by Mary Meadows

Our culture is obsessed with extroverts. These friendly, sociable, outgoing people are idealized in the morning news, our social media feeds, and our work places.

This extroverted ideal is especially prevalent in leadership. Because extroverts crave external stimulation, they are often looked to as natural leaders. Researchers estimate that 50 to 74 percent of the U.S. population is extroverted.¹ Other studies have shown that an astounding 96 percent of leaders and managers report being extroverted!²

We’ve already established that leadership is not dependent on personality. Through Christ we have all been recreated to be leaders, and we are called to lead in our everyday lives. Last week we discussed introverted leadership and the advantages of quiet influence.

But what about extroverts? How does the outward-focused individual cut through the cultural noise and truly impact their family, friends, and co-workers? In a world where everyone is talking, how can your message resonate amidst the surrounding static?

Here are some tips for the extroverted leader:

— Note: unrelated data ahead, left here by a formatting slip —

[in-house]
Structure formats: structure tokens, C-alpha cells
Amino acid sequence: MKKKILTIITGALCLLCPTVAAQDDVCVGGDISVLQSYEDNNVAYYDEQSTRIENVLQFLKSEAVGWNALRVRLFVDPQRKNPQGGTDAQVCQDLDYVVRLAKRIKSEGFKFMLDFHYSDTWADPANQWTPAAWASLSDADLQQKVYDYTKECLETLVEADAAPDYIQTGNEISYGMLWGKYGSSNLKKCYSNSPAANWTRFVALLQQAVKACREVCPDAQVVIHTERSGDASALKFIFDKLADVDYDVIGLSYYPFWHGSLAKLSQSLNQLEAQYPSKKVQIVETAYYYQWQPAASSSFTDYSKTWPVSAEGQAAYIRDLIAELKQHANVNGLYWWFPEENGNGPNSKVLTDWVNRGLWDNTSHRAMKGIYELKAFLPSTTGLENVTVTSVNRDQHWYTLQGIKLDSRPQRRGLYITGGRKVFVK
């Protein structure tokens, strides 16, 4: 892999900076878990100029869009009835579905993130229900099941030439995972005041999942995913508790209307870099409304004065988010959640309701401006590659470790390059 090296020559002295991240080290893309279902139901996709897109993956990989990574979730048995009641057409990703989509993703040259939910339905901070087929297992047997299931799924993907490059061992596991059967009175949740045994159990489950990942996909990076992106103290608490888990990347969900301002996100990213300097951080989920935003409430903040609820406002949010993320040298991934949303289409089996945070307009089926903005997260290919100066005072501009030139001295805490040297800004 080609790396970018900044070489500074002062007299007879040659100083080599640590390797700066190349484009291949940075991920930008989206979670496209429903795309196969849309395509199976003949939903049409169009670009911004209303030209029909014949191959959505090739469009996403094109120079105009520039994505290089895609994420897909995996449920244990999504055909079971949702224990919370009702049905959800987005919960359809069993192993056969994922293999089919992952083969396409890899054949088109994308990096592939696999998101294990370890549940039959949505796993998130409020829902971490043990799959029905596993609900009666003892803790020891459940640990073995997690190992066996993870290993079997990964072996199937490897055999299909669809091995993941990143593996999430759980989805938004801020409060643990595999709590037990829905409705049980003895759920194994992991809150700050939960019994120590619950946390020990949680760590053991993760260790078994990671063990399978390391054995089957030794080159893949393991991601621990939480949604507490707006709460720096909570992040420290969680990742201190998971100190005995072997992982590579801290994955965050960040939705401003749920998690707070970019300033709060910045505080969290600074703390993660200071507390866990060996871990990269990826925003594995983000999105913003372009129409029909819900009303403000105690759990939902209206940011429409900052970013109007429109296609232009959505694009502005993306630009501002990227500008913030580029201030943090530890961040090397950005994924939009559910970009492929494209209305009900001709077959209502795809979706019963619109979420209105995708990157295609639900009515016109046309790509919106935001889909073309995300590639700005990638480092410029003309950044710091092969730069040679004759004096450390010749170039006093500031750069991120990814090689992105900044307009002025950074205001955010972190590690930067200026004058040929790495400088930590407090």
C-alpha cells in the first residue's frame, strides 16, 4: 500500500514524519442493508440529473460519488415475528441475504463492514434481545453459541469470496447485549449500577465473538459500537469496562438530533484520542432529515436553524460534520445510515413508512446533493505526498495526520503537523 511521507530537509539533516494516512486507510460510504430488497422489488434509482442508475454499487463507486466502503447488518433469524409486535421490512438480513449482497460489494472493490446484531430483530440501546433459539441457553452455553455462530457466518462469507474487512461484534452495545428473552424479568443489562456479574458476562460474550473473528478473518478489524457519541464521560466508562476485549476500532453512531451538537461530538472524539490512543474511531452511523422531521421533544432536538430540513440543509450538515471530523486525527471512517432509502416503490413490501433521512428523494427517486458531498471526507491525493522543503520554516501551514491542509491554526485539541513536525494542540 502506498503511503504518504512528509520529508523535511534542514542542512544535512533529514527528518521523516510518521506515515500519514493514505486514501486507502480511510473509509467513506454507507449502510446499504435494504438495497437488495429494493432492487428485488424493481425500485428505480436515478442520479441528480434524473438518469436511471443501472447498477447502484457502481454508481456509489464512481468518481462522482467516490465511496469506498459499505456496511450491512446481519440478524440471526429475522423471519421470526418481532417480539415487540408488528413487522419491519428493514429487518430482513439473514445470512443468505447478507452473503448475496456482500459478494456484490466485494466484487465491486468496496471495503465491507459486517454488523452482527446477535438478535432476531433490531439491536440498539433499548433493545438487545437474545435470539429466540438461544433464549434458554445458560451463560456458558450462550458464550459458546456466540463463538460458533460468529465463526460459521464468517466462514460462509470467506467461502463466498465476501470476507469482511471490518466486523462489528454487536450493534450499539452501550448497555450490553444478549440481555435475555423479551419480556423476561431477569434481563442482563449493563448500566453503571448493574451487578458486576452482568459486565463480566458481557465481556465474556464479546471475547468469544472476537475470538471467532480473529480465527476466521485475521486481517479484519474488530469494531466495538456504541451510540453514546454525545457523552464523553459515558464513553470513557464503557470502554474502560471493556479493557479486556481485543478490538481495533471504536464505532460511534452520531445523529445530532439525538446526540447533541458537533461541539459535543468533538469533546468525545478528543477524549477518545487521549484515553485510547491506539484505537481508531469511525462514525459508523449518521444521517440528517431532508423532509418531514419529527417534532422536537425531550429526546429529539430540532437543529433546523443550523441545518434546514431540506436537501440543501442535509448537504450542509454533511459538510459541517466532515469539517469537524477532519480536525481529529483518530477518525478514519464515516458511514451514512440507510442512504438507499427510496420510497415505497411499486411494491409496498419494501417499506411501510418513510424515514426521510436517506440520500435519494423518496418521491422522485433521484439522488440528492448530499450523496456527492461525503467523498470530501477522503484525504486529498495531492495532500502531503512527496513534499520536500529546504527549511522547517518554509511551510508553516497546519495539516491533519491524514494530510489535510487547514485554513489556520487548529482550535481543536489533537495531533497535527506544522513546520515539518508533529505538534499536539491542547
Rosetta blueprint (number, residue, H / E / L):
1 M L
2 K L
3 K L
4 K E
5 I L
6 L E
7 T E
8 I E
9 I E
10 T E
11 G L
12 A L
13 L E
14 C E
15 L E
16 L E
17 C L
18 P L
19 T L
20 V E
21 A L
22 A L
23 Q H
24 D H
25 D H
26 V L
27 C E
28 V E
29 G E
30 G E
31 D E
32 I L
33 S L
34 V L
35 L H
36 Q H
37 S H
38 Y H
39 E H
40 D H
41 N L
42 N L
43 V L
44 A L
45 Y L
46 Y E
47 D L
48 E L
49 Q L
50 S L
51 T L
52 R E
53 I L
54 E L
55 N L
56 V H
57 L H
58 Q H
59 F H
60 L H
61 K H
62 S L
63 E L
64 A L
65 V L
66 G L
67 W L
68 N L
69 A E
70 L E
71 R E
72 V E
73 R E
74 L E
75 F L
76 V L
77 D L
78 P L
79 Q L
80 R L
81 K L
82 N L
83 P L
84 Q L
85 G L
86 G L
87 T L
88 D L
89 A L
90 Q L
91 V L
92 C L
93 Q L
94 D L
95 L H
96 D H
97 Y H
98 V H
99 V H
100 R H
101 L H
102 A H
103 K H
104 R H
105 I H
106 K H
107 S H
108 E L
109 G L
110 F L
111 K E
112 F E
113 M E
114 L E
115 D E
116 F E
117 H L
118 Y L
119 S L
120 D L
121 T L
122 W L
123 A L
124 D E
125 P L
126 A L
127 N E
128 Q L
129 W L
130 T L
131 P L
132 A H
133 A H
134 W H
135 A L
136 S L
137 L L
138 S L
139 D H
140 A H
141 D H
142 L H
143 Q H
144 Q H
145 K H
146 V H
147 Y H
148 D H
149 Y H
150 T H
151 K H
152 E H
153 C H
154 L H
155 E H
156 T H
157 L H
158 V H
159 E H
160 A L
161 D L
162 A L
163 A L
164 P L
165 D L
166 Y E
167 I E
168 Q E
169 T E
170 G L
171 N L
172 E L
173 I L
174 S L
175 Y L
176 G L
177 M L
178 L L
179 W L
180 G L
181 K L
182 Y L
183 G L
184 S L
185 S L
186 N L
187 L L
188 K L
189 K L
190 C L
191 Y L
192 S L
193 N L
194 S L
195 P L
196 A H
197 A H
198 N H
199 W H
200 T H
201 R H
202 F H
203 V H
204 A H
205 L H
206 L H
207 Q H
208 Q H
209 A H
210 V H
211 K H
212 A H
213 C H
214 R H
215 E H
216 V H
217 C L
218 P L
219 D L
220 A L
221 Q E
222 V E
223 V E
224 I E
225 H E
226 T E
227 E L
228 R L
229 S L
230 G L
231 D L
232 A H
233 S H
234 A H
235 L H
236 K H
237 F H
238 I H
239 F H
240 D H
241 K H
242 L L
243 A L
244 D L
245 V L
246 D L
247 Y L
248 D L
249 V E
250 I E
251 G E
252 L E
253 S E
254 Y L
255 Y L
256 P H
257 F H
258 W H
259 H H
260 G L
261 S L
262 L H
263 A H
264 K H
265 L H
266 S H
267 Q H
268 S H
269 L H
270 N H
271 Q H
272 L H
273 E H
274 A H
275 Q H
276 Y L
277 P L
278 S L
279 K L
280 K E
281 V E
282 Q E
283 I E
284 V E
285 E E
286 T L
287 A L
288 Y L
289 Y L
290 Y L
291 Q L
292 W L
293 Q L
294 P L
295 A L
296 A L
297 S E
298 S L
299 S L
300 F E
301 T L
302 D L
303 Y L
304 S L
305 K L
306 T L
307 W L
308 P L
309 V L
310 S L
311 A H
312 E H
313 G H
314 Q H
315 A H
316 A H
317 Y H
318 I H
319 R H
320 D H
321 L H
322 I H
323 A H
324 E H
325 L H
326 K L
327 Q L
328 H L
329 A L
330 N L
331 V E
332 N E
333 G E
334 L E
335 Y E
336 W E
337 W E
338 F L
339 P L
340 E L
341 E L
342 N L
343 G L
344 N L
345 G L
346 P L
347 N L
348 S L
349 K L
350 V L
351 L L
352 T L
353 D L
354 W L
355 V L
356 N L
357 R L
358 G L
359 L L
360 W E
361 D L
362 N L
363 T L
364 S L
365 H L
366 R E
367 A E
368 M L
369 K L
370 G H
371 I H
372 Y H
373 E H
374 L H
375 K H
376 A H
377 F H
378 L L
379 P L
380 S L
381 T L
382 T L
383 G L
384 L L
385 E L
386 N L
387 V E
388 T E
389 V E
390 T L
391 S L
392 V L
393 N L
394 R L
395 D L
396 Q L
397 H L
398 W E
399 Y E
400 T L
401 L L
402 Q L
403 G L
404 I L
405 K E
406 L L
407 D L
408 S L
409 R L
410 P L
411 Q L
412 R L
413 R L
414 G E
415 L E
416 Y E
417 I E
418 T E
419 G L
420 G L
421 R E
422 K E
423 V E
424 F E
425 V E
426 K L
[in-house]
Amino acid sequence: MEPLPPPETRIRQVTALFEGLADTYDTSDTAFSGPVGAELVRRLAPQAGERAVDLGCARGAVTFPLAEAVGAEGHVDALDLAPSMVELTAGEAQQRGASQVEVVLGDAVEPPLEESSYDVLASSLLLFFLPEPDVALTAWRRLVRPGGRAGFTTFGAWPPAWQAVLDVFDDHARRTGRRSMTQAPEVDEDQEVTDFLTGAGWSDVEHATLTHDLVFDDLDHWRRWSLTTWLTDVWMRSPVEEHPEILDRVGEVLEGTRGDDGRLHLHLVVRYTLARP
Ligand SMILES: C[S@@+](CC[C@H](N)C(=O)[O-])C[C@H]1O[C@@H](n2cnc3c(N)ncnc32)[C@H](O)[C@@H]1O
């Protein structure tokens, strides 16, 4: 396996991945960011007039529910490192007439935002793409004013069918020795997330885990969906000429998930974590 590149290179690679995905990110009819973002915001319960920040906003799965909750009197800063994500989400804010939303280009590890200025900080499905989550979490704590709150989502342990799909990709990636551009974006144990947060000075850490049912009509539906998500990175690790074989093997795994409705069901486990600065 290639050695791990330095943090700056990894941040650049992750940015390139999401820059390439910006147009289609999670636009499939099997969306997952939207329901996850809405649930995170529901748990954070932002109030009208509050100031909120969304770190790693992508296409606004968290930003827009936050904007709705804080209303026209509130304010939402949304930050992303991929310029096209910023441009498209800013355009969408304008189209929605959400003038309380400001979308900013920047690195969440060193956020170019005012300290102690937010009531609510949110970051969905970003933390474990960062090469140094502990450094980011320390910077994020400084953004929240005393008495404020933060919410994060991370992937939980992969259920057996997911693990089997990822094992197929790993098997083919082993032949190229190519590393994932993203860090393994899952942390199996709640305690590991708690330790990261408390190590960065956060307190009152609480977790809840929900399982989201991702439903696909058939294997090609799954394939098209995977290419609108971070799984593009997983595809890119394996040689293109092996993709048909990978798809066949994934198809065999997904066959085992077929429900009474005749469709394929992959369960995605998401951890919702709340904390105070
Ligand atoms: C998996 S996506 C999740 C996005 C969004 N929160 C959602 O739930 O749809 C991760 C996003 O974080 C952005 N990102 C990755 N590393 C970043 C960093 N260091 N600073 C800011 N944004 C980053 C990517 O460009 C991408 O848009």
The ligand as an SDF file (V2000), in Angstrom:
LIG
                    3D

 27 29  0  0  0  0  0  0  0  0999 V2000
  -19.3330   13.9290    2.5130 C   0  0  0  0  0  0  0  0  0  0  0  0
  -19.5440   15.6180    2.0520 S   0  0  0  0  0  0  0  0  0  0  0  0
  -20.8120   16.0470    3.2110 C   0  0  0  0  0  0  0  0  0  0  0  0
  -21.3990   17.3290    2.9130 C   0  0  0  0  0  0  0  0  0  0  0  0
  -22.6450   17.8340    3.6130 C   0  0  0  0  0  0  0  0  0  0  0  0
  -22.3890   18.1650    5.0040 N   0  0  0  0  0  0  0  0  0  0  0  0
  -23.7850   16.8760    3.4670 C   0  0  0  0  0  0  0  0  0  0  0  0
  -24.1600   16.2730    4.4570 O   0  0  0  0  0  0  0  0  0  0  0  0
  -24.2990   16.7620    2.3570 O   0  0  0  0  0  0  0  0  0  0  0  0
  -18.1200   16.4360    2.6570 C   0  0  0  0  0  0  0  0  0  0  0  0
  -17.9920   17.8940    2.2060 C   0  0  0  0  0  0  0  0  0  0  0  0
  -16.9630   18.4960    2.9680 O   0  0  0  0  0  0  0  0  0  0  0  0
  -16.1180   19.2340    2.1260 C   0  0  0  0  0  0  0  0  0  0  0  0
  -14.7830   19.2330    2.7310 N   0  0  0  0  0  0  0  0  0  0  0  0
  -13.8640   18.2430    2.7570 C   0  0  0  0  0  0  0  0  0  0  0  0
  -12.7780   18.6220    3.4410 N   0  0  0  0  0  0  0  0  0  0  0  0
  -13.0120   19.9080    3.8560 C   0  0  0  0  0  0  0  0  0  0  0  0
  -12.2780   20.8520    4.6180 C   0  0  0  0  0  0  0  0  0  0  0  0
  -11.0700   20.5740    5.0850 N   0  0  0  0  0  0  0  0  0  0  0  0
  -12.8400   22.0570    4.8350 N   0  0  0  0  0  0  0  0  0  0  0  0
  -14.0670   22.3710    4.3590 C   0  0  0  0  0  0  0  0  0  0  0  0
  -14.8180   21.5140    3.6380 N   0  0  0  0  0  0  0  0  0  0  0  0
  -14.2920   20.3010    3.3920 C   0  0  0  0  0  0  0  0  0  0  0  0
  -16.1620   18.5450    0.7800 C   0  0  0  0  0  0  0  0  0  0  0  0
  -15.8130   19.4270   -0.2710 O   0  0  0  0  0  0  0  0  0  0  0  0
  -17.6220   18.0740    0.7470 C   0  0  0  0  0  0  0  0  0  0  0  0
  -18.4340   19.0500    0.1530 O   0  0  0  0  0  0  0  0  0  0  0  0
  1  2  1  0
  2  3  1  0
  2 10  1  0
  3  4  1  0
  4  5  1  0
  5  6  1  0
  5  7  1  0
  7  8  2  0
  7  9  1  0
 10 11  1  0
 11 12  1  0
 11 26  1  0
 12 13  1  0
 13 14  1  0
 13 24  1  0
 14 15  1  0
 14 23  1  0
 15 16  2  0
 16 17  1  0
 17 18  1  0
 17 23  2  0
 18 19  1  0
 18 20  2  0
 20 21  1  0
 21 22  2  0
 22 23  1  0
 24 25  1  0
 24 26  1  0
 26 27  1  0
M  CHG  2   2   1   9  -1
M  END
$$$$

1. Take a Personality Test

If you suspect you’re an extrovert—you probably are. But what you many not know is how much of an extrovert you are. Many people (including introverts like me) have developed the skills to fit in with our extrovert-obsessed society. You may really be an ambivert who exhibits extroverted behavior.

I recommend the 16 Personalities test. This 100 question evaluation is a simplified version of the Meyers-Briggs Type Indicator. Your results come with a detailed description of your personality type’s strengths and weaknesses, friendships, career paths, and workplace habits. Artios Christian College also offers a free guide to Discovering Your Leadership Strengths. While there is no test that can fully capture your personality, this is a great way to prompt some meaningful self-reflection as you pursue your leadership calling.